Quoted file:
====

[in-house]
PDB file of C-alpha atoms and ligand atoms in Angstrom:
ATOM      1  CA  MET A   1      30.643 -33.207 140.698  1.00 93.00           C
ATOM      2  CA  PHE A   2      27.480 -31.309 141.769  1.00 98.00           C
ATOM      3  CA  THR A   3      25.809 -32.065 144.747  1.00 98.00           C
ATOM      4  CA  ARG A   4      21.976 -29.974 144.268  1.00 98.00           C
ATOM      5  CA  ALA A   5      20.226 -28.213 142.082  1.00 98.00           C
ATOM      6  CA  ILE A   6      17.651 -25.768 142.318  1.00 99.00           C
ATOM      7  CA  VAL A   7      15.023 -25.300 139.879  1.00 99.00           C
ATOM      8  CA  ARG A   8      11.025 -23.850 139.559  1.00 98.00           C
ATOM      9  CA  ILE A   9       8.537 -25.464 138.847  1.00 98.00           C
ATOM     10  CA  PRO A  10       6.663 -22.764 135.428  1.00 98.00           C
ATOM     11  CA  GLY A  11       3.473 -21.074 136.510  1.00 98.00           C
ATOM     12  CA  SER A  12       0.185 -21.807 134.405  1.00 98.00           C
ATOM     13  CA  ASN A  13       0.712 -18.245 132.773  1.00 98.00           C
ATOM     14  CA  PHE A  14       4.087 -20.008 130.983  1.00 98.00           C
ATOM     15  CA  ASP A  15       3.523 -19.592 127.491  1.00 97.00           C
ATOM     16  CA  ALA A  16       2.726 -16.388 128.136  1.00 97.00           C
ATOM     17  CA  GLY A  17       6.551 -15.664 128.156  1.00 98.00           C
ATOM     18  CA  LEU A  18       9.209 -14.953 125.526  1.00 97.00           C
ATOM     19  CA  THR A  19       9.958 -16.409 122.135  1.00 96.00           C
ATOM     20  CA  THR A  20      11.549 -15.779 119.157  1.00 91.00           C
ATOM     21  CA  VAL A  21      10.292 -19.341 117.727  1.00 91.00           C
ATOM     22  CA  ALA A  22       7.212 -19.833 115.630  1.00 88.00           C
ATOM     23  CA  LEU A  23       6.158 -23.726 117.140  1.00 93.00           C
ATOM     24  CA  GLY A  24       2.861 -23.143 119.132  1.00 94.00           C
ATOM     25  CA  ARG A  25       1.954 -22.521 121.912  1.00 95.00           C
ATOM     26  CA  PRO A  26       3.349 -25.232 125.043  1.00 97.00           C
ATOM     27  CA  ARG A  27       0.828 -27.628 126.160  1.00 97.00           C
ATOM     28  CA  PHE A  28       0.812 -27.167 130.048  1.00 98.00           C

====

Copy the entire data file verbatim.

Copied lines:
[in-house]
PDB file of C-alpha atoms and ligand atoms in Angstrom:
ATOM      1  CA  MET A   1      30.643 -33.207 140.698  1.00 93.00           C
ATOM      2  CA  PHE A   2      27.480 -31.309 141.769  1.00 98.00           C
ATOM      3  CA  THR A   3      25.809 -32.065 144.747  1.00 98.00           C
ATOM      4  CA  ARG A   4      21.976 -29.974 144.268  1.00 98.00           C
ATOM      5  CA  ALA A   5      20.226 -28.213 142.082  1.00 98.00           C
ATOM      6  CA  ILE A   6      17.651 -25.768 142.318  1.00 99.00           C
ATOM      7  CA  VAL A   7      15.023 -25.300 139.879  1.00 99.00           C
ATOM      8  CA  ARG A   8      11.025 -23.850 139.559  1.00 98.00           C
ATOM      9  CA  ILE A   9       8.537 -25.464 138.847  1.00 98.00           C
ATOM     10  CA  PRO A  10       6.663 -22.764 135.428  1.00 98.00           C
ATOM     11  CA  GLY A  11       3.473 -21.074 136.510  1.00 98.00           C
ATOM     12  CA  SER A  12       0.185 -21.807 134.405  1.00 98.00           C
ATOM     13  CA  ASN A  13       0.712 -18.245 132.773  1.00 98.00           C
ATOM     14  CA  PHE A  14       4.087 -20.008 130.983  1.00 98.00           C
ATOM     15  CA  ASP A  15       3.523 -19.592 127.491  1.00 97.00           C
ATOM     16  CA  ALA A  16       2.726 -16.388 128.136  1.00 97.00           C
ATOM     17  CA  GLY A  17       6.551 -15.664 128.156  1.00 98.00           C
ATOM     18  CA  LEU A  18       9.209 -14.953 125.526  1.00 97.00           C
ATOM     19  CA  THR A  19       9.958 -16.409 122.135  1.00 96.00           C
ATOM     20  CA  THR A  20      11.549 -15.779 119.157  1.00 91.00           C
ATOM     21  CA  VAL A  21      10.292 -19.341 117.727  1.00 91.00           C
ATOM     22  CA  ALA A  22       7.212 -19.833 115.630  1.00 88.00           C
ATOM     23  CA  LEU A  23       6.158 -23.726 117.140  1.00 93.00           C
ATOM     24  CA  GLY A  24       2.861 -23.143 119.132  1.00 94.00           C
ATOM     25  CA  ARG A  25       1.954 -22.521 121.912  1.00 95.00           C
ATOM     26  CA  PRO A  26       3.349 -25.232 125.043  1.00 97.00           C
ATOM     27  CA  ARG A  27       0.828 -27.628 126.160  1.00 97.00           C
ATOM     28  CA  PHE A  28       0.812 -27.167 130.048  1.00 98.00           C